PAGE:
A hospital in southern Sweden said Tuesday it was testing a patient for Ebola.
Maria Josephsson, head of the department of infectious diseases at Skane University Hospital in Malmö, told NBC News in an email Tuesday that the patient they are treating was showing "symptoms of fever," which prompted the test, in combination with "knowledge about what regions the patient has been visiting."
"Ebola is not a likely diagnosis, but we cannot rule it out until we have a negative test result," Josephsson said, adding that they are following standard procedures and keeping the patient in isolation.
The hospital didn't share the person's gender or age, citing patient confidentiality.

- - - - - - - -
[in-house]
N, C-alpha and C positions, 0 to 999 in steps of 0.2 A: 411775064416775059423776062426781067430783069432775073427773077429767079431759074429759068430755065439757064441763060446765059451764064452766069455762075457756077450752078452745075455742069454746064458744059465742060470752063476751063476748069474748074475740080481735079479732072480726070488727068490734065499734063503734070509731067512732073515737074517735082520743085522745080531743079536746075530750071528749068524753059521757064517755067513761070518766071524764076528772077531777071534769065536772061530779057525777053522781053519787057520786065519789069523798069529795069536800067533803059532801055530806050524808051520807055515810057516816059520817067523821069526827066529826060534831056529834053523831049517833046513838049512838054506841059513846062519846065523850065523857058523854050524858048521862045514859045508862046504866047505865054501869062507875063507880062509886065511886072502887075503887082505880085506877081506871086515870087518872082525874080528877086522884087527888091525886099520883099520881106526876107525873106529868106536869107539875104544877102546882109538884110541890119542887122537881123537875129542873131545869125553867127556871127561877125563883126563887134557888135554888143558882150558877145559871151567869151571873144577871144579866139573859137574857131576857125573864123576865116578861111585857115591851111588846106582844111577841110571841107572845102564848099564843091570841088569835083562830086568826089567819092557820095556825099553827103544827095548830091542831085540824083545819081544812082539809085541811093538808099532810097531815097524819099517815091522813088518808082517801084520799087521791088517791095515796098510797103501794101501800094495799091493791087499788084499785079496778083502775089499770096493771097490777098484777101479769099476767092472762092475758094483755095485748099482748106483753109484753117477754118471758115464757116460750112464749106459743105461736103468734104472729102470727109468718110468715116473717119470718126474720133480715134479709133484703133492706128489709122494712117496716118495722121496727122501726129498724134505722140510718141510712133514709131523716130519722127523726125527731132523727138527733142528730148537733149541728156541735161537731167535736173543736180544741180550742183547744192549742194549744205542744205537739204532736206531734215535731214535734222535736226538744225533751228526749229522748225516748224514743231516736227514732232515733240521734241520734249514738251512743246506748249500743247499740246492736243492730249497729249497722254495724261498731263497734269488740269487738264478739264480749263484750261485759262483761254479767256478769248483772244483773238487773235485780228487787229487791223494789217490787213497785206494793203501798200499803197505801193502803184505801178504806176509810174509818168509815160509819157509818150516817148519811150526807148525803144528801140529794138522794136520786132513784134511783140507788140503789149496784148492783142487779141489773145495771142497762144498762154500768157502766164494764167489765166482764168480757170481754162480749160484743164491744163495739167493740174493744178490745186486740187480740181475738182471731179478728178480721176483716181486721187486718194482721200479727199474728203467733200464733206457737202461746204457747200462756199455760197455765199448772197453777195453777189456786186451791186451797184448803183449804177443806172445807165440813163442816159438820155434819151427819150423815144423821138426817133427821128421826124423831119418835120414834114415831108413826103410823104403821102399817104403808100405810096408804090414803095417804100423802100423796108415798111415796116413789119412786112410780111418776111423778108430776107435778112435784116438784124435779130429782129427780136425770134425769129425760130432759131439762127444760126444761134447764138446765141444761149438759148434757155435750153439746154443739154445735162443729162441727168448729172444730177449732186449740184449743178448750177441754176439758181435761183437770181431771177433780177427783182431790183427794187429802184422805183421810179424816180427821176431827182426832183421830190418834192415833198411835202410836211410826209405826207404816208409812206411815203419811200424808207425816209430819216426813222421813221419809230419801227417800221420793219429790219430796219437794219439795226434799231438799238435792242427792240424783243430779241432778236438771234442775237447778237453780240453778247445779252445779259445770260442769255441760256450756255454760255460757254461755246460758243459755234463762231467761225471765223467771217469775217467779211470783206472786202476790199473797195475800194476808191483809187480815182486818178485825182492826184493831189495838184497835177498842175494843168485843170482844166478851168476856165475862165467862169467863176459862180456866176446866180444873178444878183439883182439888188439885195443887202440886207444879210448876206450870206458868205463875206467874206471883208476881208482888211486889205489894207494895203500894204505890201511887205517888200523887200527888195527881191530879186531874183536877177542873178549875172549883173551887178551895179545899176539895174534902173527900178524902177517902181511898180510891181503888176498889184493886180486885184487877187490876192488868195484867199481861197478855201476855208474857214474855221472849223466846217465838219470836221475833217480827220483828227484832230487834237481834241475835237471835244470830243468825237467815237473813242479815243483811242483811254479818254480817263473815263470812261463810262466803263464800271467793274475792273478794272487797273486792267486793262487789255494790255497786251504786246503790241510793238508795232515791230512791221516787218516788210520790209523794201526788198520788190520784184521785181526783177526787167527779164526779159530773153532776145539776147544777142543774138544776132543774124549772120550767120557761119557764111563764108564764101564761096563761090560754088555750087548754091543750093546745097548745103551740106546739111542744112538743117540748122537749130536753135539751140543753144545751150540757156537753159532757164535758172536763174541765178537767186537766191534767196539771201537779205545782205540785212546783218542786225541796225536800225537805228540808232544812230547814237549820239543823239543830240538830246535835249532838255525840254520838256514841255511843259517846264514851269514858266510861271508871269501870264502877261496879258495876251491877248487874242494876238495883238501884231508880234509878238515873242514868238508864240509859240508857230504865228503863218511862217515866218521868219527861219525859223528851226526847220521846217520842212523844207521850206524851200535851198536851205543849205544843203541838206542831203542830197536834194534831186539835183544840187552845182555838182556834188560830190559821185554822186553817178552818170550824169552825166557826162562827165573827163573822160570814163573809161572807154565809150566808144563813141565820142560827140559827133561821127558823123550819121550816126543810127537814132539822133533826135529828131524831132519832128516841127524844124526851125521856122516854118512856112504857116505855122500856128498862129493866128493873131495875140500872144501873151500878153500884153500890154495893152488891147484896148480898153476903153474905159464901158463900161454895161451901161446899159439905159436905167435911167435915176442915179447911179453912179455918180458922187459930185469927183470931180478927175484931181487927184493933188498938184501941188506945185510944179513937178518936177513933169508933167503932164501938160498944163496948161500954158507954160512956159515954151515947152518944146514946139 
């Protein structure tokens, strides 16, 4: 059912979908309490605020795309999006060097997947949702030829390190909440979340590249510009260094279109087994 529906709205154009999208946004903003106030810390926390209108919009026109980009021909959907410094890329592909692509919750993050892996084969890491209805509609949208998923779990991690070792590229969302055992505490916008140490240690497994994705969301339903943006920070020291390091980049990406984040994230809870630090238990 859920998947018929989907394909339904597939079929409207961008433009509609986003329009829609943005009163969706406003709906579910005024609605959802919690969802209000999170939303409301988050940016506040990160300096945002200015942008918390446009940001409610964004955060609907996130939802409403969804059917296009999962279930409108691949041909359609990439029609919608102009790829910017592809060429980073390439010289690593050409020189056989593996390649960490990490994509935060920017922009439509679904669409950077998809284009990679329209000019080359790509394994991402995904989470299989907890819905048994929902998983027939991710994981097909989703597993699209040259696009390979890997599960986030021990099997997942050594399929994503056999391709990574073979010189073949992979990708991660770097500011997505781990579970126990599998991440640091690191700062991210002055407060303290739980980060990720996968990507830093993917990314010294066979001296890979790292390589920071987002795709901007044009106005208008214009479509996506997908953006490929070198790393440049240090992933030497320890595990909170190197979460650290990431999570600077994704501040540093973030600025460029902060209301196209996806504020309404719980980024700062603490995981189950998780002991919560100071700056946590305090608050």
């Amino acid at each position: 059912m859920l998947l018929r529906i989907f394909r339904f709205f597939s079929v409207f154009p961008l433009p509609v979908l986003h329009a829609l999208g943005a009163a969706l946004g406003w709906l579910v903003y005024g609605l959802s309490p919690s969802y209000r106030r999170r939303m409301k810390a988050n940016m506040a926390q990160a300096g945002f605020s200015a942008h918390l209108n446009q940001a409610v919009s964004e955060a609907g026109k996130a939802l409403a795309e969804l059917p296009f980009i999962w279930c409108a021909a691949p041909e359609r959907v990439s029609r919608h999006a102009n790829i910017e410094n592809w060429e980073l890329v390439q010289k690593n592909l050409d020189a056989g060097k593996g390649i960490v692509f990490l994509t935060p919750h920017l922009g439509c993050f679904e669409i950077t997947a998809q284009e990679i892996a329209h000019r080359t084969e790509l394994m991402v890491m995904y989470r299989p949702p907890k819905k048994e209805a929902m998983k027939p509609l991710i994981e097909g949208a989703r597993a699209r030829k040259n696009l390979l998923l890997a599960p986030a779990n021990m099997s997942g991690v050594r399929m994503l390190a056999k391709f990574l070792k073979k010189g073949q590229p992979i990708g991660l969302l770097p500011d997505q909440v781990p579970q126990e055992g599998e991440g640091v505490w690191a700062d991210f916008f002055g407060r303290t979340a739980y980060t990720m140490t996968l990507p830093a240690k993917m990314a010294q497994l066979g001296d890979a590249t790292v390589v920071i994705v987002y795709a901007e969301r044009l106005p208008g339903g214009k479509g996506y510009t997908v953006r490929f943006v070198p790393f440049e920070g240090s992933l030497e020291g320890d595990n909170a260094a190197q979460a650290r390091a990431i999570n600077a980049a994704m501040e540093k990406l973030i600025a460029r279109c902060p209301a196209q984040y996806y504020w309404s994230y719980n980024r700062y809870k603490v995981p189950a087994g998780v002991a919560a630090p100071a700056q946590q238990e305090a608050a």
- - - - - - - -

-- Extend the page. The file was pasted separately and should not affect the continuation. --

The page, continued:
Josephsson said the hospital will provide further comment when the patient's test results come back, without specifying when that might be.
In January, another patient who was suspected of having Ebola in Sweden was given the all-clear.
Ebola is a virus that causes an especially deadly and virulent form of hemorrhagic fever. Patients bleed internally and usually die of shock and the effects of high fever, vomiting and diarrhea. There is no proven treatment.
According to the World Health Organization, the virus is transmitted to people from wild animals and spreads in the human population through human-to-human transmission.
The 2014-2016 outbreak in West Africa was the largest and most complex Ebola outbreak since the virus was discovered in 1976.
The Democratic Republic of the Congo is now grappling with the world's second largest Ebola epidemic on record, the WHO said, with more than 2,000 lives lost and 3,000 confirmed infections since the outbreak was declared last August.